An official inquiry will take place into the leaking of a memo which suggested SNP leader Nicola Sturgeon wanted David Cameron to remain prime minister, the cabinet secretary has announced.
In a statement, Jeremy Heywood wrote: “You have asked me to investigate issues relating to the apparent leak of a Scotland Office memo that forms the basis of this morning’s Daily Telegraph story. I can confirm that earlier today I instigated a Cabinet Office-led leak inquiry to establish how extracts from this document may have got into the public domain. Until that inquiry is complete I will not be making any further comment either on the document or the inquiry.”
The Daily Telegraph reported this morning that the SNP leader told the French ambassador to the UK that she did not see Ed Miliband as “prime minister material” and that “she’d rather see David Cameron remain as PM”. The quotes are said to come from an official memo prepared by a civil servant after speaking to France’s consul general in Edinburgh, Pierre-Alain Coffinier, who was present at the meeting.
Sturgeon has denied saying the words quoted in the memo, and that she wished to discover “how did it come to contain such an inaccuracy and how did it get into the hands of the Tory-supporting Daily Telegraph?”
Mr Coffinier has also denied that the ambassador and Sturgeon discussed who she wanted as prime minister. “At no stage did anyone comment on their preference regarding the elections,” he said earlier today.
Ed Miliband said: “I think these are damning revelations. What it shows is that while in public the SNP are saying they don’t want to see a Conservative government in private they’re actually saying they do want a Conservative government. It shows that the answer at this General Election is that if you want the Conservatives out the only answer is to vote Labour for a Labour government.”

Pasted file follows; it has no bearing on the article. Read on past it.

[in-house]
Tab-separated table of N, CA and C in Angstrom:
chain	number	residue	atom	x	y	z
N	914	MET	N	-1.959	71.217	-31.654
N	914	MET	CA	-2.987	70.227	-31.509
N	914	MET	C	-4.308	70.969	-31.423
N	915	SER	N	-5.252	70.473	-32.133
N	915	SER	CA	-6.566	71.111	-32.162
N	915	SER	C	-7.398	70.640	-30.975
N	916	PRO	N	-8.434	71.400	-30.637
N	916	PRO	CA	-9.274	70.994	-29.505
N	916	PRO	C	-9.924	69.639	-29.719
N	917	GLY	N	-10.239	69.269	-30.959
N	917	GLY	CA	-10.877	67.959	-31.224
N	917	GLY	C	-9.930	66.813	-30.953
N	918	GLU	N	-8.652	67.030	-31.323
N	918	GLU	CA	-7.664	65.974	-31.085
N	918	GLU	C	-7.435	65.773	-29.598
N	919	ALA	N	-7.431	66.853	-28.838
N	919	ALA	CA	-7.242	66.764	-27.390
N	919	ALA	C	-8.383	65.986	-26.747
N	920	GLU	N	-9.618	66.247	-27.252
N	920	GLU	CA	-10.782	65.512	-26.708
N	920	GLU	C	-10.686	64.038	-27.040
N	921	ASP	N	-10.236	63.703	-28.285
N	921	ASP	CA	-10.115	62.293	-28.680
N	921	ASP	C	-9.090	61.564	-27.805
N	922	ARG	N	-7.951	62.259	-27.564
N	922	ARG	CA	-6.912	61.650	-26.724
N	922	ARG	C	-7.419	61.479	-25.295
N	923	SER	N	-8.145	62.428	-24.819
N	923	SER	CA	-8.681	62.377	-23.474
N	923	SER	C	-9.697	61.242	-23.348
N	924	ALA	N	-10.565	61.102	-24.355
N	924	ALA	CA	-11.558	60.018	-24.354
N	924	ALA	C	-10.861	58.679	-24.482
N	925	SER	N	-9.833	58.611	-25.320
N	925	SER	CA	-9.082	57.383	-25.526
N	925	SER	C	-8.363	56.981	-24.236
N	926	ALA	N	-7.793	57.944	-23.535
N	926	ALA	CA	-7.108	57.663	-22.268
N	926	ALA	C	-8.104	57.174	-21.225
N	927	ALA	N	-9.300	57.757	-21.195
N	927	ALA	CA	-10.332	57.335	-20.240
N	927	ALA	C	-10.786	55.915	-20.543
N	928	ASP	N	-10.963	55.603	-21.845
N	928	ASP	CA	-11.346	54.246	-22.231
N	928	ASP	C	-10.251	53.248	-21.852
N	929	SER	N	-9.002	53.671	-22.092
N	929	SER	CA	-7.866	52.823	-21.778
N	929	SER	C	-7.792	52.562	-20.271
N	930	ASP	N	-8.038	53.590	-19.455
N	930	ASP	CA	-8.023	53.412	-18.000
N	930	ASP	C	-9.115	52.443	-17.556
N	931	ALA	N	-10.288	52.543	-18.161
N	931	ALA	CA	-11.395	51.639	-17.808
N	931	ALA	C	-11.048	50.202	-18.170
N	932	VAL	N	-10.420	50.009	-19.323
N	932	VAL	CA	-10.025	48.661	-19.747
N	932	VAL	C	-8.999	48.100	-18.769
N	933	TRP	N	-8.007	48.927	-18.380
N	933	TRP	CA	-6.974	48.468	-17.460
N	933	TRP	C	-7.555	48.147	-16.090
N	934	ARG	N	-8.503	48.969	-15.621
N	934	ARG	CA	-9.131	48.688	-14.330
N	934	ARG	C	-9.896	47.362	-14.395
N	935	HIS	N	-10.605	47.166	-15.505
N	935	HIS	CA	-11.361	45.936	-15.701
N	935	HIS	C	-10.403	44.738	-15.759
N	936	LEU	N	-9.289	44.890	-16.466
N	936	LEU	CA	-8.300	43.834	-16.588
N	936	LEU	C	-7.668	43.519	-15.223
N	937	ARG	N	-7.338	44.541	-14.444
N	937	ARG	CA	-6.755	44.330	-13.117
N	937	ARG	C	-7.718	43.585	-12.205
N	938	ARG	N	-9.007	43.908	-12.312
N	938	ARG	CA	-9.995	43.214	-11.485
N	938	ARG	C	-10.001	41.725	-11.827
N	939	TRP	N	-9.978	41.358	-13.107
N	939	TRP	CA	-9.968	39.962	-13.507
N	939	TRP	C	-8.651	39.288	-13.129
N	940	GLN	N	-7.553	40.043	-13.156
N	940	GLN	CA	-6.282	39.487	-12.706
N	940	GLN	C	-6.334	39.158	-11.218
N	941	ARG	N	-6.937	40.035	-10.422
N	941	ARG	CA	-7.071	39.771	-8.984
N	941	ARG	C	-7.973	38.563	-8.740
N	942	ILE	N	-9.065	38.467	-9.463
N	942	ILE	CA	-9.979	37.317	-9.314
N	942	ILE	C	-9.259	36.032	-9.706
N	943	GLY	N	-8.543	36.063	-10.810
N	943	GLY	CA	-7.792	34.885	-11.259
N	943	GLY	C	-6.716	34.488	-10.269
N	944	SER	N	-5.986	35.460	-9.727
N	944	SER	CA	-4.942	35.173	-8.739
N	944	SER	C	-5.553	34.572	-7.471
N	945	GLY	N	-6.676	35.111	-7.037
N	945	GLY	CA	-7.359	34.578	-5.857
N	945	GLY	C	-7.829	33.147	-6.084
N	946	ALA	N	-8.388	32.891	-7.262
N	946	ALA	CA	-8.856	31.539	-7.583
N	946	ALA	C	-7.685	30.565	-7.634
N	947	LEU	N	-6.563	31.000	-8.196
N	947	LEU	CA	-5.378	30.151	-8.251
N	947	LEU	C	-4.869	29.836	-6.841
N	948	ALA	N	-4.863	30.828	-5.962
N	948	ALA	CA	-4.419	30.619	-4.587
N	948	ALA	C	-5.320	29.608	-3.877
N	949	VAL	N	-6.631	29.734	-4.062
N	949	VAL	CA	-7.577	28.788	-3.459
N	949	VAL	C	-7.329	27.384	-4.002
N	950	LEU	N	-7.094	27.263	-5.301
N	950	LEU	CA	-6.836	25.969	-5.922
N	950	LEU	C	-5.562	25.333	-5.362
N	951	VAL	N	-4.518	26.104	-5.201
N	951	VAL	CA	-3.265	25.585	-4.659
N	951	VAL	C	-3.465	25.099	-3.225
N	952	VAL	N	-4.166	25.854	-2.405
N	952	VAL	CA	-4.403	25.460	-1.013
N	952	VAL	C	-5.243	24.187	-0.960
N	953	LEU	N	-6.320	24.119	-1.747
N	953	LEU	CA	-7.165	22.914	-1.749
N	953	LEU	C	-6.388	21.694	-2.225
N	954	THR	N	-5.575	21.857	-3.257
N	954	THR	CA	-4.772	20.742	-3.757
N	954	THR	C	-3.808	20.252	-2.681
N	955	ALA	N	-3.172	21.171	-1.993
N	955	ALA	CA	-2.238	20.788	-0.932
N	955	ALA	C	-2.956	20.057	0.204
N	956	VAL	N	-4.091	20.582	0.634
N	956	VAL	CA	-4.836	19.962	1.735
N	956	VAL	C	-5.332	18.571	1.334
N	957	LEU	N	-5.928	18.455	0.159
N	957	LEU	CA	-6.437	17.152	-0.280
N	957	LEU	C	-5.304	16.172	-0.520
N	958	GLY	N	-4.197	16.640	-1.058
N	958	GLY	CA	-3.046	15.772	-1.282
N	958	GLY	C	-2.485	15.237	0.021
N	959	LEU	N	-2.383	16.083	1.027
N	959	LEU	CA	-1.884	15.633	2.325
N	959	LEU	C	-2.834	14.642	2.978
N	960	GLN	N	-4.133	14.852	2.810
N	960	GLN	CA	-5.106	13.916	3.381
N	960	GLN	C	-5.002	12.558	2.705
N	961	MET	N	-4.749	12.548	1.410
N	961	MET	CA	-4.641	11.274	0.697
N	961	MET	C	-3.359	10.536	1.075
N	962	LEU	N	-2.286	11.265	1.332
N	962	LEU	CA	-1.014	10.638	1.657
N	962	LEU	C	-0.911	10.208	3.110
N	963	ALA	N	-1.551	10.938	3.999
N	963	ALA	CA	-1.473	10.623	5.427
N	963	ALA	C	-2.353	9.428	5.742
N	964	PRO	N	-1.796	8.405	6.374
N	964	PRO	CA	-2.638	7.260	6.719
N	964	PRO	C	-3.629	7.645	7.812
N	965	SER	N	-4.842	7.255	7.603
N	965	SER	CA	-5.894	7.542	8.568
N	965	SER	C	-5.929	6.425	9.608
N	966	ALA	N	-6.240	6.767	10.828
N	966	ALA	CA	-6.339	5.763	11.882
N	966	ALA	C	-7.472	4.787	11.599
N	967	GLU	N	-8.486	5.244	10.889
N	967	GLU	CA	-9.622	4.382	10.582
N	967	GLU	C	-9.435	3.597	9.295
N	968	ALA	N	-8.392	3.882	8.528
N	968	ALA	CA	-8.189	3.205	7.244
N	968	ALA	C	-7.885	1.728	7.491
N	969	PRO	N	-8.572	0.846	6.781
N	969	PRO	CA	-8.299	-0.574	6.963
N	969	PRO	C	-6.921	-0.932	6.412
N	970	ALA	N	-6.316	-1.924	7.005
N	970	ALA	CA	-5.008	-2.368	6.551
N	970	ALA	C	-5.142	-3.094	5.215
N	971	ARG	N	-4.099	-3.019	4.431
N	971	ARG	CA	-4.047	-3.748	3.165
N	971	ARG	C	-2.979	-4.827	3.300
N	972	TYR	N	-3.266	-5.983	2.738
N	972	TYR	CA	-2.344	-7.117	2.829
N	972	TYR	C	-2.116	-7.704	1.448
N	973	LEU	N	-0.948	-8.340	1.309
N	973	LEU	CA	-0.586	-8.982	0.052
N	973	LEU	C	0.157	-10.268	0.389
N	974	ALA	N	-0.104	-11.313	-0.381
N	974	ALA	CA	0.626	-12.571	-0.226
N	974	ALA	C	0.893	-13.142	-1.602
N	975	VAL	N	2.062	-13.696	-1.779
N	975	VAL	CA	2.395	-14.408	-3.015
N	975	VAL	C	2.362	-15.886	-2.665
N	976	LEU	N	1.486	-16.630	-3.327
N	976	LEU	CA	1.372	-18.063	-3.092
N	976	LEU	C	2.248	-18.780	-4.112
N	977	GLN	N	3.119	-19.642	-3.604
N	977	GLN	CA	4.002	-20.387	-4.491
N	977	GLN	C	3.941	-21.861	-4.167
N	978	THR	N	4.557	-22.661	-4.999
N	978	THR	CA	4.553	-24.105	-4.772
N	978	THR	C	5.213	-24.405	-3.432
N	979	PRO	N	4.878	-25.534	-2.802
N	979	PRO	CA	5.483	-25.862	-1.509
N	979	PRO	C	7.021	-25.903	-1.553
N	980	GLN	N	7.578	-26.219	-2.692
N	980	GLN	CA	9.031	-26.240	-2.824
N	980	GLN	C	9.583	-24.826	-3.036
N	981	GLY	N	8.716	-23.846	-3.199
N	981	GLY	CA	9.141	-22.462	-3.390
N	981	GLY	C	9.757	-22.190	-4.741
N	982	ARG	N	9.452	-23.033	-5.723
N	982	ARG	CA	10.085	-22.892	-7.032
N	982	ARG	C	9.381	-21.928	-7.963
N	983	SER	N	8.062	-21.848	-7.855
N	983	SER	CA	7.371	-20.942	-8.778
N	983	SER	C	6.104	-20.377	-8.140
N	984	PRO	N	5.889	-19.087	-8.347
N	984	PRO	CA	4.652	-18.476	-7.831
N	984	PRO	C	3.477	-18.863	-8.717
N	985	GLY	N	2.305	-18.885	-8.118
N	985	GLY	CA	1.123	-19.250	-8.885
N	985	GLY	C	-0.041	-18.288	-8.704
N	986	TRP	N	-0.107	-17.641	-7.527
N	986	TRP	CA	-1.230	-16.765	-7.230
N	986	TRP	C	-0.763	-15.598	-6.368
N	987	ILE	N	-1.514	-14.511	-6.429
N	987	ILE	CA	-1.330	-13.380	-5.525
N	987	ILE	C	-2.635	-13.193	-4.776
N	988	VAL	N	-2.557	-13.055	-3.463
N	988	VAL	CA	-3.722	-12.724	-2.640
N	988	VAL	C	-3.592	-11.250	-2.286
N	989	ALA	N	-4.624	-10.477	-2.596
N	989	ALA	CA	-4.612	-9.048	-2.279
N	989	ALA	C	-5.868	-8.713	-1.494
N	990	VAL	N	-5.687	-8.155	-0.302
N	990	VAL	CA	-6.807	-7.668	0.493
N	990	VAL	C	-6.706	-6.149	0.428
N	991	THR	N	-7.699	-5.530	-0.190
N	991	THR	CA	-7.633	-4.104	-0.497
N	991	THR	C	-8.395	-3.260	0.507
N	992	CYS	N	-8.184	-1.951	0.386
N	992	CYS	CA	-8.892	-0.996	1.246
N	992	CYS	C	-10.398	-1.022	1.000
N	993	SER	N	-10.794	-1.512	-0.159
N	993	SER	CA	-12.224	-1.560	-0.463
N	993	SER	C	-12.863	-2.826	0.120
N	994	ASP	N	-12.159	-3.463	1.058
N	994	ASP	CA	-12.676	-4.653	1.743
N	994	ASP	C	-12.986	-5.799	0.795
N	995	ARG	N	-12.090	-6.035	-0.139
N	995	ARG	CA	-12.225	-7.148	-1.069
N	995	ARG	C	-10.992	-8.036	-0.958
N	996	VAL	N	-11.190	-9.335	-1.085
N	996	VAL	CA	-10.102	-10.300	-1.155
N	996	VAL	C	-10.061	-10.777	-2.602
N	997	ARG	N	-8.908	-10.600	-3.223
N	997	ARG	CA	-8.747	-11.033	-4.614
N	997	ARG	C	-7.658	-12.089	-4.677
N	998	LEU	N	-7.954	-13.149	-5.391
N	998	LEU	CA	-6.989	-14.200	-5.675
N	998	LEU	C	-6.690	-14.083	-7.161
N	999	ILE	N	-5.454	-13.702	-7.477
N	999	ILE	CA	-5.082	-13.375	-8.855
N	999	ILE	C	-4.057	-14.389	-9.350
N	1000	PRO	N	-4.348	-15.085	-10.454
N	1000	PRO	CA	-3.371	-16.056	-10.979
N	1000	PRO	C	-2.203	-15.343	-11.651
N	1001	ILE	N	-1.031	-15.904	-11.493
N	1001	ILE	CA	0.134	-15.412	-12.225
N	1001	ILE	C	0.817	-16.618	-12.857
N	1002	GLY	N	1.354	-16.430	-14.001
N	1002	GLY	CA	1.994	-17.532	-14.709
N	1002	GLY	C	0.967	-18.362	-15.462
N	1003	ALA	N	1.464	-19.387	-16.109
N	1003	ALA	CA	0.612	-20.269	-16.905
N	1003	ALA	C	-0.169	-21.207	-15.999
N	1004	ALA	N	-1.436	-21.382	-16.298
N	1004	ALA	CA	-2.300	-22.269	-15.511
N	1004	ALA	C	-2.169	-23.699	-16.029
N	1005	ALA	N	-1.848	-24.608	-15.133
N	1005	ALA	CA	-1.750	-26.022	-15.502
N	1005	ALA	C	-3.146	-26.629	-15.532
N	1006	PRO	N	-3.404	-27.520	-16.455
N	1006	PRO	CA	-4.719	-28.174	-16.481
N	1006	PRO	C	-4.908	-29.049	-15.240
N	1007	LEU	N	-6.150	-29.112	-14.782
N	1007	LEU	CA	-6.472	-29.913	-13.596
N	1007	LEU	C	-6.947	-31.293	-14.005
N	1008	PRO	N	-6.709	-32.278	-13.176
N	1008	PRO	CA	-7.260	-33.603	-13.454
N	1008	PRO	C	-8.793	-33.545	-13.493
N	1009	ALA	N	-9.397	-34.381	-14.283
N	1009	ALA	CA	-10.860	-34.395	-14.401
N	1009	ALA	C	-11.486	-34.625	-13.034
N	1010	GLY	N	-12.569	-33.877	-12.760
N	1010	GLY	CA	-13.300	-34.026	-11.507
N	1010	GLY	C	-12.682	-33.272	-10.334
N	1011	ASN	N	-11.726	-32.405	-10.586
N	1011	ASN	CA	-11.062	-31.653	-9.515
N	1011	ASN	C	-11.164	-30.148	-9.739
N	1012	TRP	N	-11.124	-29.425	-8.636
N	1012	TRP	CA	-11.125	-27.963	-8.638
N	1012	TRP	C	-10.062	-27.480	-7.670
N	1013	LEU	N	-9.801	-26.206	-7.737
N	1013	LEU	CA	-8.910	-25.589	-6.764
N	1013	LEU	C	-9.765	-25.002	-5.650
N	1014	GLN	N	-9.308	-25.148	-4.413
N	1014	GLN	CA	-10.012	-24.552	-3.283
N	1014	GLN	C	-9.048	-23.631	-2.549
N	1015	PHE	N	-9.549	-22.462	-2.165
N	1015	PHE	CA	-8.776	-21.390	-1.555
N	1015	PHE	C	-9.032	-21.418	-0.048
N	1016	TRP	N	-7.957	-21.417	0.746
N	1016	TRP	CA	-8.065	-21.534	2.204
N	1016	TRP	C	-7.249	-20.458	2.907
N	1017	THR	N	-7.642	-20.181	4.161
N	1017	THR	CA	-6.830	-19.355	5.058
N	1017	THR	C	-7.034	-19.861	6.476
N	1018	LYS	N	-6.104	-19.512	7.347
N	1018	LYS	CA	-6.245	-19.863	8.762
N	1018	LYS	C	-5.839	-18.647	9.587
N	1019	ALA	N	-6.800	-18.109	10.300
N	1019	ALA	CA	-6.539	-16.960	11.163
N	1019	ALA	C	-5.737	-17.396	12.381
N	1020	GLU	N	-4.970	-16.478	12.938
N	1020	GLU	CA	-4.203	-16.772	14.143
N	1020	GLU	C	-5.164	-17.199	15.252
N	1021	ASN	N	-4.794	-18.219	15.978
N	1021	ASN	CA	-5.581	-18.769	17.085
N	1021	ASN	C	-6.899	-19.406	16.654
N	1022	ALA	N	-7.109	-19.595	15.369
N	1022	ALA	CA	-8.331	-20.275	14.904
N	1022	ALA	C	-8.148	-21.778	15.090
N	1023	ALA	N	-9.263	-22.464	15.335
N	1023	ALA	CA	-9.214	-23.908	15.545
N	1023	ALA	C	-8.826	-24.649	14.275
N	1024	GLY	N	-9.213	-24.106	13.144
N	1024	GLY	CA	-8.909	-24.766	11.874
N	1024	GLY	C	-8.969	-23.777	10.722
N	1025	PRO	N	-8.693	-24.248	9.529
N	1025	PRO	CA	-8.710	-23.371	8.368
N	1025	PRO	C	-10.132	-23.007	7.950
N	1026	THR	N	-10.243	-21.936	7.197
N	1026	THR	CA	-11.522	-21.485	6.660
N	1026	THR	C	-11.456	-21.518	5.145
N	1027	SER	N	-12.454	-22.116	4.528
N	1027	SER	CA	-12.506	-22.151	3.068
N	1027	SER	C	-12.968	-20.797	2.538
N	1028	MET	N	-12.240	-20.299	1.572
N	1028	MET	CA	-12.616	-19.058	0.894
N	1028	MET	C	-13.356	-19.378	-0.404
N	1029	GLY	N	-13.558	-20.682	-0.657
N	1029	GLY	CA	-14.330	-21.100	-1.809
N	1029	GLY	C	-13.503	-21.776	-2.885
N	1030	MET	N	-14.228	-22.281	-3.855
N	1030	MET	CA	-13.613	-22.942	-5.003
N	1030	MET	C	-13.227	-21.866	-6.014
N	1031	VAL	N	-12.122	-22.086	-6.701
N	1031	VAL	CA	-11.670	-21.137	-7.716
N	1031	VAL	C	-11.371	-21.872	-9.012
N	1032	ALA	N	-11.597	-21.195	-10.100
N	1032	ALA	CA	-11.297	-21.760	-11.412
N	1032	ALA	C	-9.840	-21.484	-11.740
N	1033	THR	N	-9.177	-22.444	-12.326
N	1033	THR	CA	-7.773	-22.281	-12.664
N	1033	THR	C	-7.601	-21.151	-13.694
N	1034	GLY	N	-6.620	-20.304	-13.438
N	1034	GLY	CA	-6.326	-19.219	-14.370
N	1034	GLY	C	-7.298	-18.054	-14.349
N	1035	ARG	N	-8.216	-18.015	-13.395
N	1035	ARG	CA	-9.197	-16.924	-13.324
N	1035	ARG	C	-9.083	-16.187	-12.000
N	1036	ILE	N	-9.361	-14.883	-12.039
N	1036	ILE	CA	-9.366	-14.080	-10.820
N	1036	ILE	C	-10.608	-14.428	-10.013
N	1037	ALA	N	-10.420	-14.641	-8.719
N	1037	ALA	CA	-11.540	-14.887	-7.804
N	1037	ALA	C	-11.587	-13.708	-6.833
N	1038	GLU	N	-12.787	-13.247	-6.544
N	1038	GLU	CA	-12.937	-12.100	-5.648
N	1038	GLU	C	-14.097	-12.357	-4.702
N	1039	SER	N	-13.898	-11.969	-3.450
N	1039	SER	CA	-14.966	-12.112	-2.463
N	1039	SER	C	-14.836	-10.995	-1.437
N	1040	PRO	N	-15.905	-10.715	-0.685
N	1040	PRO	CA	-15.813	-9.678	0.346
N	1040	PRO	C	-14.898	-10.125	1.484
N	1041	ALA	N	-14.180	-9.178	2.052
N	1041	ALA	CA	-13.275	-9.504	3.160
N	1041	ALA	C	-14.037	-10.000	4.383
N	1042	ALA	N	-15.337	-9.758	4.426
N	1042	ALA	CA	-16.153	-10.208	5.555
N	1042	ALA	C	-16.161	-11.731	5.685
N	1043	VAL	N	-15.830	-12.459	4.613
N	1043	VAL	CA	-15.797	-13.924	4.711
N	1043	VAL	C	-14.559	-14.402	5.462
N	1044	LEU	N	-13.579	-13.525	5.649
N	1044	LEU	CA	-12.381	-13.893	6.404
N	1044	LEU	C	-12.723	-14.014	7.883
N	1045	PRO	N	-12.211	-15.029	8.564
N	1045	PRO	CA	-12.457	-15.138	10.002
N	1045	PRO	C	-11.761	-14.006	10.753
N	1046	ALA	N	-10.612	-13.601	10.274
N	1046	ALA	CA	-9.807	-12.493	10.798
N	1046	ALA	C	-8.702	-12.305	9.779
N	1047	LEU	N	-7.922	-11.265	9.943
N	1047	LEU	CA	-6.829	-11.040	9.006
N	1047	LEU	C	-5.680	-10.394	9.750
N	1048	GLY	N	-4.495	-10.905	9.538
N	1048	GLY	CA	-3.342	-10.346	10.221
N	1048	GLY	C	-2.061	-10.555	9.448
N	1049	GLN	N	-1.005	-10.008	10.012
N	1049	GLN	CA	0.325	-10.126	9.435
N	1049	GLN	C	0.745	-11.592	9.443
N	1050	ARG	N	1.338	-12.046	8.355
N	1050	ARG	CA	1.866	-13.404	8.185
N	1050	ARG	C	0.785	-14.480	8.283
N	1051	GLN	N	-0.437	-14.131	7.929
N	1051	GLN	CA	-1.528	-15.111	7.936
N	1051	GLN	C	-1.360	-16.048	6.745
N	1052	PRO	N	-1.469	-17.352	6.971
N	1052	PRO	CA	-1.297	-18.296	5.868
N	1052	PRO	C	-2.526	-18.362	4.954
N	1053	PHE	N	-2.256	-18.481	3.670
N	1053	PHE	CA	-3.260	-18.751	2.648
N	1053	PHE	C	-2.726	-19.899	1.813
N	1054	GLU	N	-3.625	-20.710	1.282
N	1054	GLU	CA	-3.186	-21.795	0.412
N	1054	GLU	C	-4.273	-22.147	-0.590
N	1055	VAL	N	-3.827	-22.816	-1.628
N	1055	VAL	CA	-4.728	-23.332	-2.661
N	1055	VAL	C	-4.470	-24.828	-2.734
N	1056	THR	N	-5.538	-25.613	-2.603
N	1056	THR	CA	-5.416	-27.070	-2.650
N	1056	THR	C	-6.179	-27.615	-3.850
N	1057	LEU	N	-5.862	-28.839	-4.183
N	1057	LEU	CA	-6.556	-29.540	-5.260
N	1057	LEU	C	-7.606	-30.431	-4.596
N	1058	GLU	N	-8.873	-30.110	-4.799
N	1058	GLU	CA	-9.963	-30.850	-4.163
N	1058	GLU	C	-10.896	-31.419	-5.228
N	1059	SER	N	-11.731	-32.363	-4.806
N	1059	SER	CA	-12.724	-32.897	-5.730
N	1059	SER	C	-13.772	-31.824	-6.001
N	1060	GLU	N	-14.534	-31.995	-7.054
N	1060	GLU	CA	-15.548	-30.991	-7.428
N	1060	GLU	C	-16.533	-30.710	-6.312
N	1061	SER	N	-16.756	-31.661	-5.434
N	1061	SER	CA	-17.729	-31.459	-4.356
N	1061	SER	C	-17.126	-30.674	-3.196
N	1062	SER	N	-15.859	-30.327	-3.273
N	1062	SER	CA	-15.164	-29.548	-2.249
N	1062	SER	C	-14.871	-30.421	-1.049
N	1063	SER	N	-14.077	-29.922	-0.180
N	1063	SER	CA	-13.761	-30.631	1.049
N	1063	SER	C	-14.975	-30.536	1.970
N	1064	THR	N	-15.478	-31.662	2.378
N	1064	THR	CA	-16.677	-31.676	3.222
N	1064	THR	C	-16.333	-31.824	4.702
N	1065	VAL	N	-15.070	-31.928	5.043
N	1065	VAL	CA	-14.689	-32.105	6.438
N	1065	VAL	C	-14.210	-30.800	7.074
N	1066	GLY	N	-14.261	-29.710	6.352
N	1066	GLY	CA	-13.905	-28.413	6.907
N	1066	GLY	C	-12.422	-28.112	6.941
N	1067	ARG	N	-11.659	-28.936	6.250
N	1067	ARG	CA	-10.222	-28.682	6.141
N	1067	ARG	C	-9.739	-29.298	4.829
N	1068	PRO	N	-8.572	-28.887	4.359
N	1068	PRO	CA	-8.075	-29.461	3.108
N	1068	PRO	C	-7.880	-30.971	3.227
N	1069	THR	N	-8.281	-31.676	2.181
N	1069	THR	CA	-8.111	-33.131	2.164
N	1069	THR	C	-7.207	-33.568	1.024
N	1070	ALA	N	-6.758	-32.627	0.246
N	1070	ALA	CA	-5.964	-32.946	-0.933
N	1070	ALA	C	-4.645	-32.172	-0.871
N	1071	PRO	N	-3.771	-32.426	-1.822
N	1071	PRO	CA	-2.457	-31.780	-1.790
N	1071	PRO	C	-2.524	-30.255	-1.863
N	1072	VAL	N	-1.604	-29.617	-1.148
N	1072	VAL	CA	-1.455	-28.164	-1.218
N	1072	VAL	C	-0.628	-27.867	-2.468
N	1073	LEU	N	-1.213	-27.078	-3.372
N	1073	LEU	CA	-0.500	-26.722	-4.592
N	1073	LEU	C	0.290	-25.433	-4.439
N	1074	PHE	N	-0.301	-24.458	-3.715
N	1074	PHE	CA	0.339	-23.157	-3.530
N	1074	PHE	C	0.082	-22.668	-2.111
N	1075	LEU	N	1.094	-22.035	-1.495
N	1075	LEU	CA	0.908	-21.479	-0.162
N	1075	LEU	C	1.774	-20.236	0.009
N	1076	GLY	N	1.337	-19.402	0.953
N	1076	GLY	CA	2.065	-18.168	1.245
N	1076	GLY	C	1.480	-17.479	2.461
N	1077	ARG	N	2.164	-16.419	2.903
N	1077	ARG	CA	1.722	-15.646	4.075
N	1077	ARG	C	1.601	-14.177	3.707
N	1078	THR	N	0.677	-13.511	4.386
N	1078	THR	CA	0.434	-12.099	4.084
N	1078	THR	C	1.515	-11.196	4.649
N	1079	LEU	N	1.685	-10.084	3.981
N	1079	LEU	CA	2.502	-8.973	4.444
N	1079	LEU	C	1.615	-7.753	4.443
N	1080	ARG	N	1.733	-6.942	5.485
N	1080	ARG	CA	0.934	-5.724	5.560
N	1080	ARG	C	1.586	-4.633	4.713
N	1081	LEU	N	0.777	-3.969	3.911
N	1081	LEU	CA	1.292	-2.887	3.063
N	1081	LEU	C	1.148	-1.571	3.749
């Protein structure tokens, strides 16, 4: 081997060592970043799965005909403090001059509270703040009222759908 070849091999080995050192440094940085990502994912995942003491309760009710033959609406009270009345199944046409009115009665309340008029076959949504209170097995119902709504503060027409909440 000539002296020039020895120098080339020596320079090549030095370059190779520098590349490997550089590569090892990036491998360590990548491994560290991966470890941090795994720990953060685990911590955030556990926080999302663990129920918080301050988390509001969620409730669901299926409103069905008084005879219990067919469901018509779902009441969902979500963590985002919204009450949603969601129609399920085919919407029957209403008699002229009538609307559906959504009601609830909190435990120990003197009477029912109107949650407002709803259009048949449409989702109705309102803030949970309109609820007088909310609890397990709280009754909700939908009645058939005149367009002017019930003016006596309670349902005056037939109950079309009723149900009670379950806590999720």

My colleague Stephen Bush has more on the likely fallout here, as well as the suggestion that the leak may have come from the office of Scotland secretary Alistair Carmichael, with the aim of helping the Lib Dems hold on to their 11 Scottish seats. The BBC’s Scotland correspondent James Cook concurs that some of Sturgeon’s alleged comments are not as revelatory as they might first appear. “OF COURSE there are some SNP strategists – I know, I’ve spoken to them – who say in private a Tory victory would hasten independence,” he tweeted today.
Former Labour spinner Damian McBride gives his take on the news here, and asks the following pertinent question: “Are Sturgeon, the Ambassador and the Consul General disputing the entire version of the conversation reported in the Scottish Office memo, or just the line about the First Minister’s supposed preference for David Cameron as PM. Did she say, for example, that “she wouldn’t want a formal coalition with Labour”; that “the SNP would almost certainly have a large number of seats”; that “she had no idea ‘what kind of mischief’ Alex Salmond would get up to”; and that she “didn’t see Ed Miliband as PM material”. If those four points are accurate, then it makes it all the more remarkable that the fifth point (about the preference for Cameron) was not. If, on the other hand, all five points are disputed, then it raises even more serious questions about how this account of events found its way into the official FCO memo.”